Beef tenderloin is the most expensive cut of meat on the steer. At a good butcher or supermarket, a trimmed center-cut tenderloin can run you as much as $25 to $30 per pound! But there are ways to minimize that cost. The best way is to buy the tenderloin whole and untrimmed, bring it home, and trim it yourself.
'how-to' on Serious Eats
A butcher's knot has one big advantage over a regular square knot: it's a slip knot, which means that once you tie it, you can adjust it very easily without needing an extra finger to hold the knot in place as you tighten it.
Crown roast of lamb is one of the most impressive centerpieces for the holiday table, but its shape limits your options as far as cooking methods are concerned. Here's the best way to cook one without accidentally messing up such an expensive piece of meat.
Most home bakers are familiar with making buttercream. It's smooth, creamy and it tastes amazing spread over cake, piped onto cupcakes, or smushed between two cookies. However, there are actually six different kinds of buttercream! Read on to see how they compare...
Sweet, grill-roasted butternut squash is finished with creamy ricotta, fresh sage, and toasted pine nuts.
We love cast iron here at Serious Eats. We know many of our readers love it too. And for those who are really, really serious about it, the next step is to go vintage. But just how do you fix up a rusted century-old pan? We went to a pro to find out.
For the most part, the best way to proceed in the kitchen is carefully and deliberately. But there are times when you need to get a big job done, and fast. Or maybe you just want to show off a little pro-style flair to impress your friends (we don't judge). Regardless of your reason, here's a technique for just such occasions: cracking eggs one-handed. We break it (and plenty of eggs) down.
Word on the street is that you can turn any noodle into a ramen noodle by boiling it in baking-soda water. We've put the claim to the test, and now have clear instructions for how to do it—and how not to do it. We'll just tell you now, when done right, this is a homemade ramen game-changer.
If you're like most people, you've probably been so hammered by thick, gloppy bottled dressings or overdressed, soggy greens that you've forgotten what a pleasure a nice, light, side salad really is. Good thing it's pretty easy once you know the basic steps. Here's how to make your simple side salad the right way—it's my go-to counterpoint for rich and heavy fall and winter dishes.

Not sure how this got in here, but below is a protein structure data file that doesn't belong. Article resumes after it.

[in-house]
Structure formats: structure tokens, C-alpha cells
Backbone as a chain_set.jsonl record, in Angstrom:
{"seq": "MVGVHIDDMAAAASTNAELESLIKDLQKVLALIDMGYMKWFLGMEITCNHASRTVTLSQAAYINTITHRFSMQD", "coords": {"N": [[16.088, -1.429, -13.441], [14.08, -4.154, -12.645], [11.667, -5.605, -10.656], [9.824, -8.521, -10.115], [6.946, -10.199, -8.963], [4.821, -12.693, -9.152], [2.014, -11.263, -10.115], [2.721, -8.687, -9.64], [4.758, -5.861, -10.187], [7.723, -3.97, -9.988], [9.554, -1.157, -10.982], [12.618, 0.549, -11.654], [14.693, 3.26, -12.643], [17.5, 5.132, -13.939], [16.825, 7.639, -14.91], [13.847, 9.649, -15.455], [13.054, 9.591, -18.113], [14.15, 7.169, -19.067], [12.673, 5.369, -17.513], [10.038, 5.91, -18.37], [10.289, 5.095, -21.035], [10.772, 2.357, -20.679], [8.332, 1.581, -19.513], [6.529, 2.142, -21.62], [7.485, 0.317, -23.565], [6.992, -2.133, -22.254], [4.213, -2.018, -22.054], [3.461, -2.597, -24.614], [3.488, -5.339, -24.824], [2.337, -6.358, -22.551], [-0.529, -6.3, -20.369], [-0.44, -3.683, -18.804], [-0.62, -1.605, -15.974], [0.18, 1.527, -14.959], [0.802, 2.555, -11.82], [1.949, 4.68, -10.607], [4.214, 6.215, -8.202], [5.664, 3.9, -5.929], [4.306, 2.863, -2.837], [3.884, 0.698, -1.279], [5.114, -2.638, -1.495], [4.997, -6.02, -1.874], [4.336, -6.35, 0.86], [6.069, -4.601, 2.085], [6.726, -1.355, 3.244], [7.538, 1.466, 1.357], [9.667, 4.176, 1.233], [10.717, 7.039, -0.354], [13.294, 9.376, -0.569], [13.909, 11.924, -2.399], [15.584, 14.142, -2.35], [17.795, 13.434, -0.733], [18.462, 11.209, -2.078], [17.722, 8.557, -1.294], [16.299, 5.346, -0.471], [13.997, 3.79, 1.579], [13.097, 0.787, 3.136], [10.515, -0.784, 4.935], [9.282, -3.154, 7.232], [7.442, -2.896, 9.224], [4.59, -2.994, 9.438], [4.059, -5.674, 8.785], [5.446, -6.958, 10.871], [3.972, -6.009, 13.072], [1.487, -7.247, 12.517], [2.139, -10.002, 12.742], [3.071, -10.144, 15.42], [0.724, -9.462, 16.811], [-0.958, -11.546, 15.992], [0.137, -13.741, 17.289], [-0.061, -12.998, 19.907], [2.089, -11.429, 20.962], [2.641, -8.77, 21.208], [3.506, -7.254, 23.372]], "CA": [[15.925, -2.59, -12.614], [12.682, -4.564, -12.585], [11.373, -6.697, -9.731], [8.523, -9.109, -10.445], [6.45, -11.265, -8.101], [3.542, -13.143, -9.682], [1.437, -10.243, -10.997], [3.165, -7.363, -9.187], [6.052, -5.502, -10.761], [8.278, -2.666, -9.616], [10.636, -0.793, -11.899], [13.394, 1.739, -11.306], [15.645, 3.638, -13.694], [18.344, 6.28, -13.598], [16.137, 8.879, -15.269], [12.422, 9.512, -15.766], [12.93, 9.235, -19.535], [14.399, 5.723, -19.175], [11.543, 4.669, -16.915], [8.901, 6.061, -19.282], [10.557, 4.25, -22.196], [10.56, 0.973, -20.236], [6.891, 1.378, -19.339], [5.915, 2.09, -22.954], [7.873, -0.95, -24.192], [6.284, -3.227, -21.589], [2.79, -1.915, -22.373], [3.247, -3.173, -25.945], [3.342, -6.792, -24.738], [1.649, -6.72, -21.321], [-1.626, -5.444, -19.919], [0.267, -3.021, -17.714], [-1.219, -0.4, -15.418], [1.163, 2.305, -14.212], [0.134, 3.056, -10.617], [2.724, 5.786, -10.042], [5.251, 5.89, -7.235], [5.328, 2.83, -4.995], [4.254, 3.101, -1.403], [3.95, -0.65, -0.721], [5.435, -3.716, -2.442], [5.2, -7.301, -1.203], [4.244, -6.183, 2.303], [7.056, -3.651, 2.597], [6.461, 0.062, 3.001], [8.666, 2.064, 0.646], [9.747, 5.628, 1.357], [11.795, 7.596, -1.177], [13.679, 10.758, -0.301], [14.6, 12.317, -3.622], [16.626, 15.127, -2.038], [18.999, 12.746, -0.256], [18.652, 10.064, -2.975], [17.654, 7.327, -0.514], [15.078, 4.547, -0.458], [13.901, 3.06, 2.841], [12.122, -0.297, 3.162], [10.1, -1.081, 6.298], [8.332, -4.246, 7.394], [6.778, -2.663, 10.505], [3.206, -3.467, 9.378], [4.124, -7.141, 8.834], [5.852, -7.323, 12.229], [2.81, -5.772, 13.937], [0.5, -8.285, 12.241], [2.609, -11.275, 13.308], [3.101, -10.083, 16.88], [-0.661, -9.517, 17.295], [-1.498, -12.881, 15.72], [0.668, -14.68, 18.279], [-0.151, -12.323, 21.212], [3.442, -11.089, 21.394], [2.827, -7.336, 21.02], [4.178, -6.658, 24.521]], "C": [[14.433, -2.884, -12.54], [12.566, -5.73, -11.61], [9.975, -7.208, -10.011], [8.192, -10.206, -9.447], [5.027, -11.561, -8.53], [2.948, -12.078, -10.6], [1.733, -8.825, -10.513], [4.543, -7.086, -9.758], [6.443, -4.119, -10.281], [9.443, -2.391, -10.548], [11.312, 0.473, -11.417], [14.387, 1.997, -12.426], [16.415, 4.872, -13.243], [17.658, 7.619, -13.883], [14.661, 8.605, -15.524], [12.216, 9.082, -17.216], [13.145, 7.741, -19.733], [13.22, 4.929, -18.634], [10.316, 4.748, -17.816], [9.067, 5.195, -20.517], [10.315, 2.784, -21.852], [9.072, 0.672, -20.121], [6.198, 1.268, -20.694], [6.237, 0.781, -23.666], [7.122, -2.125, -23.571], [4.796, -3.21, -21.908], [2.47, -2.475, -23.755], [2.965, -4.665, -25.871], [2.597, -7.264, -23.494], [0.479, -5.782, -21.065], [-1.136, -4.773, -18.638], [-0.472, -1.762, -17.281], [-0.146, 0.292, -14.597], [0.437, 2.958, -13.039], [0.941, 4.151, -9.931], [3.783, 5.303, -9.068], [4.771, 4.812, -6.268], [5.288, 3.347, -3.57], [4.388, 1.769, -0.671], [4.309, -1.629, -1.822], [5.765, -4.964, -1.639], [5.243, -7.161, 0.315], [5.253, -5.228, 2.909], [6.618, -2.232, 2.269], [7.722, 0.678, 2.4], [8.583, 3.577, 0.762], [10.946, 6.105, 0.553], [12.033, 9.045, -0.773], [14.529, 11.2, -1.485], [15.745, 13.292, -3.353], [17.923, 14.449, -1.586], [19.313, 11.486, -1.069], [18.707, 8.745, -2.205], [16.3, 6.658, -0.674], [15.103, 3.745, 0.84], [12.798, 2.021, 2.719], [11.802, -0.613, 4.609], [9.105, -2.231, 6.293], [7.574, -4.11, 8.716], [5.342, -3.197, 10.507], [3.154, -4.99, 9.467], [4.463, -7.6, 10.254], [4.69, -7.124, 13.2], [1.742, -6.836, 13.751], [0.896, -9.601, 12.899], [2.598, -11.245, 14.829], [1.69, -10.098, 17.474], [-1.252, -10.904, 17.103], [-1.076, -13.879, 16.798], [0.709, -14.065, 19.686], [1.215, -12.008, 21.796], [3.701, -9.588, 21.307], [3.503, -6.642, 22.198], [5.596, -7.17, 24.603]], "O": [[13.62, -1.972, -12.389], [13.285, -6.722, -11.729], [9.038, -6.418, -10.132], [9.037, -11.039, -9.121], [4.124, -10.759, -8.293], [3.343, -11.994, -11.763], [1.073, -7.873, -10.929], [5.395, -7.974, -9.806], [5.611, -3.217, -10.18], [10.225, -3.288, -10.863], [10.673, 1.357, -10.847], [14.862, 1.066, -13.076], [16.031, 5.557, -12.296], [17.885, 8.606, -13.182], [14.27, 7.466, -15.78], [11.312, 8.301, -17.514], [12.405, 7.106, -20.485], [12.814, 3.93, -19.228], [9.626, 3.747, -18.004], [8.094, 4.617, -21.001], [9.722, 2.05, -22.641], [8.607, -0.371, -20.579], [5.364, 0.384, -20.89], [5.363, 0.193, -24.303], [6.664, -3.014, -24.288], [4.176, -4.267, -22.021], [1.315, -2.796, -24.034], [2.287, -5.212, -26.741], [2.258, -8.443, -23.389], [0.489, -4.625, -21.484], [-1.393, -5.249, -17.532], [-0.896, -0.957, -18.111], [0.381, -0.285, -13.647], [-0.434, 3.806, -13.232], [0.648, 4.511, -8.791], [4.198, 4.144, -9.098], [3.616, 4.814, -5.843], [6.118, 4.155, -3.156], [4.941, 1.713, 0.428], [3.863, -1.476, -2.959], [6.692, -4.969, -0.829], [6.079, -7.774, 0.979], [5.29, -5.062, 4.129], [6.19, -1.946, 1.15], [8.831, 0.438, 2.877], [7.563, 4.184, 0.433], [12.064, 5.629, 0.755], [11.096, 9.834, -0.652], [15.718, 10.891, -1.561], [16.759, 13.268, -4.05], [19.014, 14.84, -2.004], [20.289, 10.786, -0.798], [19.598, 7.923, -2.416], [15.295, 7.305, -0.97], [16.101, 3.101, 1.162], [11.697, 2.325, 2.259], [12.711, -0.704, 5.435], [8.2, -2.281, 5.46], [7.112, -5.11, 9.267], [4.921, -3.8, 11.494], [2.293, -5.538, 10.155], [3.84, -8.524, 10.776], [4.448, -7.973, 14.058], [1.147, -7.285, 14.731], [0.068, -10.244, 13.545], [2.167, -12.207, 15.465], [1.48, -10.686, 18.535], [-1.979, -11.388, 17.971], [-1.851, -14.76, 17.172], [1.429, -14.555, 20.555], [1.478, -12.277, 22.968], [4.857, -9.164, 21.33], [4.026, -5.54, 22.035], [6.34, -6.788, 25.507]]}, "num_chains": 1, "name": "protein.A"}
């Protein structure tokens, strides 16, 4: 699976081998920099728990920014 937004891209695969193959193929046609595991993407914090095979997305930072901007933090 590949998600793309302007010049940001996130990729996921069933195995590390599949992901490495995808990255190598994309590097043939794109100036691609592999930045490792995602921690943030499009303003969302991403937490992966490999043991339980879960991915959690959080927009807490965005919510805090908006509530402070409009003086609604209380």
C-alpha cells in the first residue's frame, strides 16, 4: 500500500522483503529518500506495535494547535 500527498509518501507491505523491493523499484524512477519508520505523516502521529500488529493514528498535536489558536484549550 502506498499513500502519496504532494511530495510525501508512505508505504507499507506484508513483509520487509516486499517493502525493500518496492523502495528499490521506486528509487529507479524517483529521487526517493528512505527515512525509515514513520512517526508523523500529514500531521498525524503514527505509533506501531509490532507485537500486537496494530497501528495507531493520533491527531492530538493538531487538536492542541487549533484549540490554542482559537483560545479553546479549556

White chicken stock, in which neither the chicken nor the aromatics are roasted first, may be the most versatile of all stocks, enhancing any soup, sauce, or glaze you use it in. It's also incredibly easy to make. Here, we look at some of the factors that lead to a deeply flavorful stock, while keeping the method and ingredients as easy and accessible as possible. Requiring such a minimal investment of time and effort, this stock will upgrade any dish or sauce you make compared to the store-bought variety.
People, even experts, swear that you should never put a tomato in the fridge. They are wrong. Here's the follow-up to our tomato-storage tests from earlier in the summer, with some basic tips for how you really should store your tomatoes.
Getting jam to set properly is a matter of adding just enough sugar, acid, and heat to the mix. Here are the hows and whys.
Six quick and easy grilling hacks to help you become a true master of the flames.
It's not hard to buy good ice cream these days. Same goes for sorbet. But sherbet? That you'll have to make at home. And you should.
However many ways there are to skin a cat, I'd wager there's fifty times as many ways to make tomato sauce from fresh—not canned—tomatoes. The best, though, comes from summertime tomatoes at the peak of ripeness, and layers the deeply sweet flavors of long-cooked tomatoes with the fresh, bright, fruity notes of barely-cooked ones. This sauce achieves that, and is so good, you won't even need to put cheese on top.
Grilling squid is, in theory, incredibly simple. The challenge, though, lies in getting the naturally very wet squid to brown before it overcooks into chewy oblivion. Here are keys to searing squid on the grill while keeping it completely tender.
So you're in the middle of baking cookies and find out that what you thought was cocoa powder is really a jar of peanut butter. Can you swap in a chocolate bar instead? The answer's a tricky one.
Cast iron frying pans are versatile, durable, and remarkably cheap. While pans that have passed down for generations might have a whole lot of sentimental value, you can buy a brand new cast iron frying pan without shelling out much cash. But do you think of using one when you're not frying up bacon?
There are some baking ingredients you can substitute without a problem, but what about cocoa powder?
For bakers, chocolate is one hell of a complicated ingredient—over 600 volatile compounds contribute to its aroma and flavor. So if you want to bake with chocolate, it helps to know some fundamentals.